While big legal tech clashes are commonplace in the US, it’s much less ordinary to attempt and take on Silicon Valley’s biggest names from the UK. Yet that’s exactly what Dr Rachael Kent is doing by leading a legal challenge against Apple on behalf of millions of UK consumers.
Dr Kent examines the influence of technology upon our mental and physical health in her day job as a lecturer in digital economy and society education at King’s College London, which led her to become concerned about society’s dependence upon apps.
“I’ve become increasingly concerned about our dependence on apps, and the increasing use of apps just to manage everyday life,” she told i. “It drew my attention towards the tech providers, and I started to understand how much Apple was monopolising not only access to apps via the App Store, but also the pricing.”
She is leading a class action legal claim against Apple filed with the UK’s Competition Appeal Tribunal (CAT), accusing the tech firm of charging “excessive and unlawful” 30 per cent fees on all paid app revenue and in-app purchases via its App Store.
Backed by law firm Hausfeld & Co and commercial litigation funder Vannin Capital, Dr Kent is arguing that Apple has breached competition law and is seeking damages up to £1.5bn on behalf of the estimated 19.6 million people who have purchased an app, service or subscription within an app from the UK version of the App Store on an iPhone or iPad since October 2015. If she is successful, those affected will be able to apply for as-yet-unknown share of the damages.
Apple has dismissed the case as “meritless”, saying it welcomed the opportunity “to discuss with the court our unwavering commitment to consumers and the many benefits the App Store has delivered to the UK’s innovation economy”.
“The commission charged by the App Store is very much in the mainstream of those charged by all other digital marketplaces,” an Apple spokesperson said. “In fact, 84 per cent of apps on the App Store are free and developers pay Apple nothing. And for the vast majority of developers who do pay Apple a commission because they are selling a digital good or service, they are eligible for a commission rate of 15 per cent.”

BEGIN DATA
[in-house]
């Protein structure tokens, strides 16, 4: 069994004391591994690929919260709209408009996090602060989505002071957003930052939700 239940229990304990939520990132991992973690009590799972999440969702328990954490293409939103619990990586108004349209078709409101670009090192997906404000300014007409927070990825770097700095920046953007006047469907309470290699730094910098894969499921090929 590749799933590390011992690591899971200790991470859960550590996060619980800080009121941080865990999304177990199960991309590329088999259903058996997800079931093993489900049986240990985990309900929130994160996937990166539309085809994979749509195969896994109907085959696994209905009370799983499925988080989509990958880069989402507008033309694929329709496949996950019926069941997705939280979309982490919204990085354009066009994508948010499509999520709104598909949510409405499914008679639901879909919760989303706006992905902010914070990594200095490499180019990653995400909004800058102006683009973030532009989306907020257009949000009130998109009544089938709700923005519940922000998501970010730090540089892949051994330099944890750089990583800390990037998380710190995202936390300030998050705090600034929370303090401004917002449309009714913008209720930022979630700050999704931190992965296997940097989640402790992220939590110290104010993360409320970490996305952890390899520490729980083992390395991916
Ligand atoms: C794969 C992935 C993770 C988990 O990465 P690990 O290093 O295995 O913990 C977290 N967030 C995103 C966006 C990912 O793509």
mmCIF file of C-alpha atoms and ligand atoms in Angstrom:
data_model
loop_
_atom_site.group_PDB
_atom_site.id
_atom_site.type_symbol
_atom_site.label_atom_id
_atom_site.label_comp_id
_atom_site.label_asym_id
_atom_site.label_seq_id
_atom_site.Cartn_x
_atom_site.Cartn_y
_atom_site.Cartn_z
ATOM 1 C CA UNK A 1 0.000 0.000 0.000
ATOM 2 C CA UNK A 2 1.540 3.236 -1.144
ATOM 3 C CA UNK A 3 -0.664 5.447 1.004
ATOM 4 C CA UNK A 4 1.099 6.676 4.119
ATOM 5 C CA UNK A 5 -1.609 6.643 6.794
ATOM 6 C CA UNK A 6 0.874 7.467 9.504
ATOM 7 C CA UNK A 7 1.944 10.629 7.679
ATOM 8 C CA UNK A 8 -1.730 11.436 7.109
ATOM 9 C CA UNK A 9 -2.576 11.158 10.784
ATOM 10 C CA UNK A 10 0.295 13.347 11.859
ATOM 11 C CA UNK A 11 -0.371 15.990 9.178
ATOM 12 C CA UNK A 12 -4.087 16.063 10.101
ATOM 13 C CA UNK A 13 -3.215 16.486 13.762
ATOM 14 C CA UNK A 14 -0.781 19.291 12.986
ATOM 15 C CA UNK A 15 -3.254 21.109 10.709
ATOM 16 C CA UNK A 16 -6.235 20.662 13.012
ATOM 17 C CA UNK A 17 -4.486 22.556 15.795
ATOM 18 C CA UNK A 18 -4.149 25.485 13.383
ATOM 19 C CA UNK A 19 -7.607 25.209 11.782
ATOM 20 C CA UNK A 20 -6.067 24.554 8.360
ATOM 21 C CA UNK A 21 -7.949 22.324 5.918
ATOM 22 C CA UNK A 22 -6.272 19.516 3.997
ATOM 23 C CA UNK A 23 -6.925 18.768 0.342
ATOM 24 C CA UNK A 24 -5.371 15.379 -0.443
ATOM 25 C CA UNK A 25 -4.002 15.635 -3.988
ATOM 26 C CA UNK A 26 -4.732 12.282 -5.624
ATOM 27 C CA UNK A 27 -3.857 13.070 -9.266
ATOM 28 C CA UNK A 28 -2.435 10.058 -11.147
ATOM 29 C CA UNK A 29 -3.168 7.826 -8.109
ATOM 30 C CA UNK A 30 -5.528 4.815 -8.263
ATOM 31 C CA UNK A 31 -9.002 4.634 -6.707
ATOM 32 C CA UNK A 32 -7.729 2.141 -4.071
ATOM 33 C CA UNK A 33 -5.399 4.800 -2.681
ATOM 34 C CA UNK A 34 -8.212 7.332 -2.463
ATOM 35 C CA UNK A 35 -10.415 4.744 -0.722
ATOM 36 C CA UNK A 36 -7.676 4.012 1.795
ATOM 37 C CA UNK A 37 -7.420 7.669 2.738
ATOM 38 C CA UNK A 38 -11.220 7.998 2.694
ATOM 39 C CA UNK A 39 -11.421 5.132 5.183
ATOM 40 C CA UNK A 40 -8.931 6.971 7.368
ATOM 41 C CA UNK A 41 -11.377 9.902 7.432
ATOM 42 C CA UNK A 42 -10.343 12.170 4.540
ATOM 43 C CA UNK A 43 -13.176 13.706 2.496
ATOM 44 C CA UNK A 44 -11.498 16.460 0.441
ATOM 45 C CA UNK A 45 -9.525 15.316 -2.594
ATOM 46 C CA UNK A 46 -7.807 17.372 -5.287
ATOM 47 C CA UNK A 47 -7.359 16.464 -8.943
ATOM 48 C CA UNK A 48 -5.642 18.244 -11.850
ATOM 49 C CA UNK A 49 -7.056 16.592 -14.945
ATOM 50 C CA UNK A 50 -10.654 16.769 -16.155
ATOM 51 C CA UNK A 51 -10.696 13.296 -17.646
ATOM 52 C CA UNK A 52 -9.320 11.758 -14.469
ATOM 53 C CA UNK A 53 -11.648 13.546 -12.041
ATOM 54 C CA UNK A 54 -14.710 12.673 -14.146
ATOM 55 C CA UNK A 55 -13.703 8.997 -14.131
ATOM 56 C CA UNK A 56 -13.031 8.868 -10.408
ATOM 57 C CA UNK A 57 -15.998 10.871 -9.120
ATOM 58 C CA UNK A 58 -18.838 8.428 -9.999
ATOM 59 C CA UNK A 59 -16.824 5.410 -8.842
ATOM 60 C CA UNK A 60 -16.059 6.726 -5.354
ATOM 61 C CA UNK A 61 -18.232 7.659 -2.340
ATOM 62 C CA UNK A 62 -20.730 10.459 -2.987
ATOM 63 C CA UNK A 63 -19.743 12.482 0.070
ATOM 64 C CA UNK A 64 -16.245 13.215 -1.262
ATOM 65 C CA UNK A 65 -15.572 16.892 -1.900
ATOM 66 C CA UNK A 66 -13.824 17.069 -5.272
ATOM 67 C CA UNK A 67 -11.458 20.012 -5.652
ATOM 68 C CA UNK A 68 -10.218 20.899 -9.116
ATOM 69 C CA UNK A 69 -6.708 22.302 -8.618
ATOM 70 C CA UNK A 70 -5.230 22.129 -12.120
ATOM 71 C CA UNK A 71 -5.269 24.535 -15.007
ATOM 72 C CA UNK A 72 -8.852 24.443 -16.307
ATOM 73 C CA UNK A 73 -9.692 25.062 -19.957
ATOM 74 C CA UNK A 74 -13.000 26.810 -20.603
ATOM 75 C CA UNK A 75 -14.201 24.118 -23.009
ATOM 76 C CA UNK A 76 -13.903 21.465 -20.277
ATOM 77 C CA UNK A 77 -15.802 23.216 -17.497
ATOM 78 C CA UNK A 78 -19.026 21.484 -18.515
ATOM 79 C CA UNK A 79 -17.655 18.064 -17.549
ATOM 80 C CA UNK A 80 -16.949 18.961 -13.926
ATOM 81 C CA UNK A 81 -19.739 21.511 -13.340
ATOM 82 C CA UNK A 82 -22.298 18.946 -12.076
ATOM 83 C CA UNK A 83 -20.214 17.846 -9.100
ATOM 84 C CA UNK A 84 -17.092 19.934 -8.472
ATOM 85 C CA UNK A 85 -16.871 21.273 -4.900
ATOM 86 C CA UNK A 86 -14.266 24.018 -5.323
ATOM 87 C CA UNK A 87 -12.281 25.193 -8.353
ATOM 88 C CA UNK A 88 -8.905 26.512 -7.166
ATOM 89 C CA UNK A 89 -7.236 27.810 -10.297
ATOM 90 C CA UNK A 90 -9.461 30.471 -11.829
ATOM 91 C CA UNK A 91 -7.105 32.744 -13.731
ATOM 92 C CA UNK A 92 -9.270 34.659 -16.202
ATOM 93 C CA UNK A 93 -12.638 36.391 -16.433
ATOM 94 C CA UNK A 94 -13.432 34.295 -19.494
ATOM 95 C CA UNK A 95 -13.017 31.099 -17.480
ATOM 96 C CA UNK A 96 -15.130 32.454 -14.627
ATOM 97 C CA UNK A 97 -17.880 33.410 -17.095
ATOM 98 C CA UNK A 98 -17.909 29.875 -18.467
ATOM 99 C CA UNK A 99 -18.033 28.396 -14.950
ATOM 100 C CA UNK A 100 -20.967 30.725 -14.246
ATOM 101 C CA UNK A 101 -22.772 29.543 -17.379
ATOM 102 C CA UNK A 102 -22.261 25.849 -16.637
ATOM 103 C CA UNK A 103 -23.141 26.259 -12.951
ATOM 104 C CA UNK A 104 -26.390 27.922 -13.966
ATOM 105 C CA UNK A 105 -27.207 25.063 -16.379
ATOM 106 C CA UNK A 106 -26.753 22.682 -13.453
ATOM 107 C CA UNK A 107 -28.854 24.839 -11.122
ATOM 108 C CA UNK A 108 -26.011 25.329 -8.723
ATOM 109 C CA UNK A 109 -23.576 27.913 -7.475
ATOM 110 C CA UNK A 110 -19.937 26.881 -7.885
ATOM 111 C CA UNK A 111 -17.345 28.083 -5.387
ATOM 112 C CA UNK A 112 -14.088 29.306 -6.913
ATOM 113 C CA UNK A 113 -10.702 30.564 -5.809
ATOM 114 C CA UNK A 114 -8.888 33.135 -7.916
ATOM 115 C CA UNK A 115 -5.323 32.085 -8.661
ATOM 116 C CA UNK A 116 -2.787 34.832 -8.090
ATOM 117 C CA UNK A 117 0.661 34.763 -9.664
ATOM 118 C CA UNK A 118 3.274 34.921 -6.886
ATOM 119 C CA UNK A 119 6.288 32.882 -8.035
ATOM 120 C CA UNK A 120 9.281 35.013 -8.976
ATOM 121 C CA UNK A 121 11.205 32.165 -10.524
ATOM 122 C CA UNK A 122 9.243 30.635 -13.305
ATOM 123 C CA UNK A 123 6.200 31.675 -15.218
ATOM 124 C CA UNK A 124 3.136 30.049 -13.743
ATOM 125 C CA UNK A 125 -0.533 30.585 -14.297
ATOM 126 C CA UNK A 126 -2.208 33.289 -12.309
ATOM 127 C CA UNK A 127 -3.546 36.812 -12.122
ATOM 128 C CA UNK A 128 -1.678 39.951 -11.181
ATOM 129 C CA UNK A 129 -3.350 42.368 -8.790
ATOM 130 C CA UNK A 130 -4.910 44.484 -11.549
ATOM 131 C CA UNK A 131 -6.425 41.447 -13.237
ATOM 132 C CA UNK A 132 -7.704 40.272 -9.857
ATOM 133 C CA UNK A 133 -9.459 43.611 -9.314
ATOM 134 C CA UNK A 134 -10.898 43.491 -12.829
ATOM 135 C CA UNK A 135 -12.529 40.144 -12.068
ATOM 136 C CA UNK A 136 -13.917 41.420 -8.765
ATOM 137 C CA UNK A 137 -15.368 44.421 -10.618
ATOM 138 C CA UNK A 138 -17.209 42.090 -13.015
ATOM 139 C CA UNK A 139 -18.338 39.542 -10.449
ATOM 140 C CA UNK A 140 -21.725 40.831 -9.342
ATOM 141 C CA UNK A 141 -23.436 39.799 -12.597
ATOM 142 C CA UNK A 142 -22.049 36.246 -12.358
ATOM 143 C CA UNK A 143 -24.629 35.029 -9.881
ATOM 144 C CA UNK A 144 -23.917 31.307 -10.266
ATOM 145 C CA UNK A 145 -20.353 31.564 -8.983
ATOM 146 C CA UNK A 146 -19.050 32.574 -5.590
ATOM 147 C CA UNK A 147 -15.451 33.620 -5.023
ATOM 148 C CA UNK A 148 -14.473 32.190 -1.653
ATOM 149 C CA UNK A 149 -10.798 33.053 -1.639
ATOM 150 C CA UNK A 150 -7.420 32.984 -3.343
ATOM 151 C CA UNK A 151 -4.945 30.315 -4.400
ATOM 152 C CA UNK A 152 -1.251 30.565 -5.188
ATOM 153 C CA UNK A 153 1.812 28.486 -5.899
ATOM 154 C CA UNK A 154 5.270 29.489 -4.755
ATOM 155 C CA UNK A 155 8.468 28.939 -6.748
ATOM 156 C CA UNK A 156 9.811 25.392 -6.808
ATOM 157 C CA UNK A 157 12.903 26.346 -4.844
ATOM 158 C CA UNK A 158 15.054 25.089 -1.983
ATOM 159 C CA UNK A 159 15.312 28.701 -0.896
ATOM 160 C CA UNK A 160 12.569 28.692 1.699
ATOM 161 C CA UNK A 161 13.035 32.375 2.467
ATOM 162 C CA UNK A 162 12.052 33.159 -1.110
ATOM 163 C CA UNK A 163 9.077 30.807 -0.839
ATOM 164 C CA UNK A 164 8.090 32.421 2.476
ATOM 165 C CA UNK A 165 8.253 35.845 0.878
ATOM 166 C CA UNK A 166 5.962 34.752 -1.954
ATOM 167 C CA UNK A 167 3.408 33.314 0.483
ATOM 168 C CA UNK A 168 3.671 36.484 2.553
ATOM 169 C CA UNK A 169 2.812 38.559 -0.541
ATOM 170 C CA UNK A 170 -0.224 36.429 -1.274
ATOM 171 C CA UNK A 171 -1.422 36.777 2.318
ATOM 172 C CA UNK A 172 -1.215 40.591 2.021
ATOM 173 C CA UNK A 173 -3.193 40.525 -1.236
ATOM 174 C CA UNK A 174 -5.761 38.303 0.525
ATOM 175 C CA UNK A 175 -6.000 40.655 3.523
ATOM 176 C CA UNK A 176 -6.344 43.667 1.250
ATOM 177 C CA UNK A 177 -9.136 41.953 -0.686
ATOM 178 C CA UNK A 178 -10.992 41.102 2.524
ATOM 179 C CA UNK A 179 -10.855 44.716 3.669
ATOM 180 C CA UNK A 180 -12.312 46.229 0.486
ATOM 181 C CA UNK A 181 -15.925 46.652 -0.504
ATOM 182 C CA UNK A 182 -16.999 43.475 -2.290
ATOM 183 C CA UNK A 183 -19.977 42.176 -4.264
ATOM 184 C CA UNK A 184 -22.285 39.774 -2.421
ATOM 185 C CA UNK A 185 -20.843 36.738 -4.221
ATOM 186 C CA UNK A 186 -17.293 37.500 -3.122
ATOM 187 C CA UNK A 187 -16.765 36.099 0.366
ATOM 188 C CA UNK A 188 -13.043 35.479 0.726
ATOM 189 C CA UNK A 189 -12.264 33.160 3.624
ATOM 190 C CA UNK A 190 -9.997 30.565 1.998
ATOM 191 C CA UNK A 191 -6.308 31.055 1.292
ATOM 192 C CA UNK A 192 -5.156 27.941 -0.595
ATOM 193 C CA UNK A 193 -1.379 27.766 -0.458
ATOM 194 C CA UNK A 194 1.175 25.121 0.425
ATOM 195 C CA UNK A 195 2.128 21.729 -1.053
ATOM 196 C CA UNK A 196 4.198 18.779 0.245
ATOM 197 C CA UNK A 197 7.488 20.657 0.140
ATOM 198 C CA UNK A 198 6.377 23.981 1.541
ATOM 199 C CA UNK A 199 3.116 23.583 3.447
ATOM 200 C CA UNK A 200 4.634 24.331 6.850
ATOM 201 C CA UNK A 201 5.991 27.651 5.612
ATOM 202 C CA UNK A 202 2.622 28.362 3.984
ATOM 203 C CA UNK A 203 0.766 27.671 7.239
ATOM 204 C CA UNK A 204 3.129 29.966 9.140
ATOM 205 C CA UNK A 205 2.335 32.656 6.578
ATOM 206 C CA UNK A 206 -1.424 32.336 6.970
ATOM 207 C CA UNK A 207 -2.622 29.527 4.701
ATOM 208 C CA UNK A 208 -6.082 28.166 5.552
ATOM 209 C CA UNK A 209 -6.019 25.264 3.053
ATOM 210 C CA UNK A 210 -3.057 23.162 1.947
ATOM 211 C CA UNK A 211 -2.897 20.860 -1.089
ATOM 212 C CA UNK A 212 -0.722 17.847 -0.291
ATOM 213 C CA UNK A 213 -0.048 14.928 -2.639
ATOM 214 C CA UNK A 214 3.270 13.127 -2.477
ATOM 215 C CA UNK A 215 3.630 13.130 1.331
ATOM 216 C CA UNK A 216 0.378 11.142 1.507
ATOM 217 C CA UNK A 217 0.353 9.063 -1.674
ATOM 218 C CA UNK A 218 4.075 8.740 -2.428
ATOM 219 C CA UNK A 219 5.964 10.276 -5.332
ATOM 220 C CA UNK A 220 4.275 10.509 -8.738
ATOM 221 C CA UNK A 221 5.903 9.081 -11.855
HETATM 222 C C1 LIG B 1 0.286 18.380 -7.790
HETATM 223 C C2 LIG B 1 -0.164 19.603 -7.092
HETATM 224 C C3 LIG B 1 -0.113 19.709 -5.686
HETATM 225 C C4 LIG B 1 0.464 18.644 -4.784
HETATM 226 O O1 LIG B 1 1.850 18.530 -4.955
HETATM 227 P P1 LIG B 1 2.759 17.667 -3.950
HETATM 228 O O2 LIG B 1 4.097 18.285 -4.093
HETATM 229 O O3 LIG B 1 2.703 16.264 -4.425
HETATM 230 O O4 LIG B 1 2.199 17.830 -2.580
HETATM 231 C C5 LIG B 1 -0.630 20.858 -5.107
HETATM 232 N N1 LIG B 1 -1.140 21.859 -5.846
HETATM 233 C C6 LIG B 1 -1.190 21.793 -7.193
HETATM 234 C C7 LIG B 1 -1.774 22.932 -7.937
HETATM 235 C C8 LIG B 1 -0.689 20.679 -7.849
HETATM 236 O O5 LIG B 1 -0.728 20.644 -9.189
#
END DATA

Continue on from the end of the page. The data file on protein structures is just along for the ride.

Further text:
While Apple confirmed that app developers earning less than $1m in annual sales from all their apps would qualify for a reduced 15 per cent fee in November, Lesley Hannah, partner at Hausfeld who is leading the litigation, maintains that the portion of the market that represents is “very small” for how much revenue is actually generated.
“Apple earns most of its money from bigger app developers like Epic Games, so dropping to 15 per cent doesn’t actually hit its revenues very hard because they are a very small share of the market,” she says. Apple has not disclosed the percentage of its 28 million registered developers who would qualify for the 15 per cent cut, but said last year the “vast majority” of its developers would benefit from it.
Apple is currently staring down several legal challenges and investigations into its App Store: the European Commission has claimed the Store violates EU competition rules and the UK’s Competition and Markets Authority (CMA) opened its own investigation into complaints the company was abusing its dominant market position to narrow consumer choice and charge higher prices in March. Senior Apple executives have also testified in its ongoing legal battle with Epic Games, the makers of wildly popular game Fortnite, recently after Epic sued the tech company over its “unfair and anti-competitive” actions to maintain what it claims is a monopoly over both its iOS app distribution and in-app payment processing market.
The case is being reviewed by the CAT, and if its application for a collective proceedings order is successful, the claim will continue to trial – unless it’s settled beforehand.
Ms Hannah believes the case has a good prospect of success. “It’s not normal for a company to be able to reserve its entire market to itself, and that’s essentially what Apple does what it says that nobody else can operate [another App Store] on these devices.”
Dr Kent is keen to disabuse any notion she’s acting out of malice towards Apple, emphasising her legal case is part of a shift in consumers recognising the power of the digital economy and failures in its ethical management or regulation.
“I’ve got nothing against Apple – I’m an iPhone user myself and I use lots of Apple products, but my focus is on consumer welfare and rights and the lack of ethical practices that are going on,” Dr Kent says.
“We’re not arguing that they’re not great innovators, but fundamentally, we’ve identified that they’ve broken the law.”